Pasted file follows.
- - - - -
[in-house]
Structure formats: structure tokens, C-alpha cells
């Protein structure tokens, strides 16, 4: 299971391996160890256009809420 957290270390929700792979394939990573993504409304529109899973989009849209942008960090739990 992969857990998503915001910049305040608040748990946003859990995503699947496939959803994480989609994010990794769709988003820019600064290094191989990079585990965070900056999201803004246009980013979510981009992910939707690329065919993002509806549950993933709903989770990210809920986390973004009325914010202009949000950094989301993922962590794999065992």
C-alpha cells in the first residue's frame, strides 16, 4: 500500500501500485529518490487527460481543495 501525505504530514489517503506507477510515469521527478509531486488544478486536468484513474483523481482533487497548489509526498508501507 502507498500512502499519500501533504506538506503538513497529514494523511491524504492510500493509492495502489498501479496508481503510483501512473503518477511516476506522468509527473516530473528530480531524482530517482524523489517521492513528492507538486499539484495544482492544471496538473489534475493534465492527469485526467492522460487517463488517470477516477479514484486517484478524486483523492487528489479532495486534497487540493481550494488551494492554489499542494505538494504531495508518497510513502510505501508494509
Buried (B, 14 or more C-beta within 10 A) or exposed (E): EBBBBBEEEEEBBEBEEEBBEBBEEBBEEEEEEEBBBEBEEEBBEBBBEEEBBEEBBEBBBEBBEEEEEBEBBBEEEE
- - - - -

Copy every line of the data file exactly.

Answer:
[in-house]
Structure formats: structure tokens, C-alpha cells
């Protein structure tokens, strides 16, 4: 299971391996160890256009809420 957290270390929700792979394939990573993504409304529109899973989009849209942008960090739990 992969857990998503915001910049305040608040748990946003859990995503699947496939959803994480989609994010990794769709988003820019600064290094191989990079585990965070900056999201803004246009980013979510981009992910939707690329065919993002509806549950993933709903989770990210809920986390973004009325914010202009949000950094989301993922962590794999065992």
C-alpha cells in the first residue's frame, strides 16, 4: 500500500501500485529518490487527460481543495 501525505504530514489517503506507477510515469521527478509531486488544478486536468484513474483523481482533487497548489509526498508501507 502507498500512502499519500501533504506538506503538513497529514494523511491524504492510500493509492495502489498501479496508481503510483501512473503518477511516476506522468509527473516530473528530480531524482530517482524523489517521492513528492507538486499539484495544482492544471496538473489534475493534465492527469485526467492522460487517463488517470477516477479514484486517484478524486483523492487528489479532495486534497487540493481550494488551494492554489499542494505538494504531495508518497510513502510505501508494509
Buried (B, 14 or more C-beta within 10 A) or exposed (E): EBBBBBEEEEEBBEBEEEBBEBBEEBBEEEEEEEBBBEBEEEBBEBBBEEEBBEEBBEBBBEBBEEEEEBEBBBEEEE